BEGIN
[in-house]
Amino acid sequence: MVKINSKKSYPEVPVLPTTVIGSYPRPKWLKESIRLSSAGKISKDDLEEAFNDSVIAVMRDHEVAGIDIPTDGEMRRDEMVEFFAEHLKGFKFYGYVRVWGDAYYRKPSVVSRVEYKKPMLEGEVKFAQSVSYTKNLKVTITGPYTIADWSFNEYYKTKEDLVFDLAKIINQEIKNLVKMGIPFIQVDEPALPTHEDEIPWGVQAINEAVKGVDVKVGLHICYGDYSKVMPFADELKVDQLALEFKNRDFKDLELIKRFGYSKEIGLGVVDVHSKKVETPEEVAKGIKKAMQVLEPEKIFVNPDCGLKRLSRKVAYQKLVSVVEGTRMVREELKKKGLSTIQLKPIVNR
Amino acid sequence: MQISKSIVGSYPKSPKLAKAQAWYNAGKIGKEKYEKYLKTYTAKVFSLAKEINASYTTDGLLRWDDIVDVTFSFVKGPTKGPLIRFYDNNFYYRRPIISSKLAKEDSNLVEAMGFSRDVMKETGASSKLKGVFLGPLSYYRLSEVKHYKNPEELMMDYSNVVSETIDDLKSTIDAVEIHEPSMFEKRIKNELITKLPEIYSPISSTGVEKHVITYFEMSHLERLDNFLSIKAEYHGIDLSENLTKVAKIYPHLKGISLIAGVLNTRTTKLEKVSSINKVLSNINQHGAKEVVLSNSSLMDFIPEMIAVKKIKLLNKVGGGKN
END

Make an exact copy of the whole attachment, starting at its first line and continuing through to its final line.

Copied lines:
[in-house]
Amino acid sequence: MVKINSKKSYPEVPVLPTTVIGSYPRPKWLKESIRLSSAGKISKDDLEEAFNDSVIAVMRDHEVAGIDIPTDGEMRRDEMVEFFAEHLKGFKFYGYVRVWGDAYYRKPSVVSRVEYKKPMLEGEVKFAQSVSYTKNLKVTITGPYTIADWSFNEYYKTKEDLVFDLAKIINQEIKNLVKMGIPFIQVDEPALPTHEDEIPWGVQAINEAVKGVDVKVGLHICYGDYSKVMPFADELKVDQLALEFKNRDFKDLELIKRFGYSKEIGLGVVDVHSKKVETPEEVAKGIKKAMQVLEPEKIFVNPDCGLKRLSRKVAYQKLVSVVEGTRMVREELKKKGLSTIQLKPIVNR
Amino acid sequence: MQISKSIVGSYPKSPKLAKAQAWYNAGKIGKEKYEKYLKTYTAKVFSLAKEINASYTTDGLLRWDDIVDVTFSFVKGPTKGPLIRFYDNNFYYRRPIISSKLAKEDSNLVEAMGFSRDVMKETGASSKLKGVFLGPLSYYRLSEVKHYKNPEELMMDYSNVVSETIDDLKSTIDAVEIHEPSMFEKRIKNELITKLPEIYSPISSTGVEKHVITYFEMSHLERLDNFLSIKAEYHGIDLSENLTKVAKIYPHLKGISLIAGVLNTRTTKLEKVSSINKVLSNINQHGAKEVVLSNSSLMDFIPEMIAVKKIKLLNKVGGGKN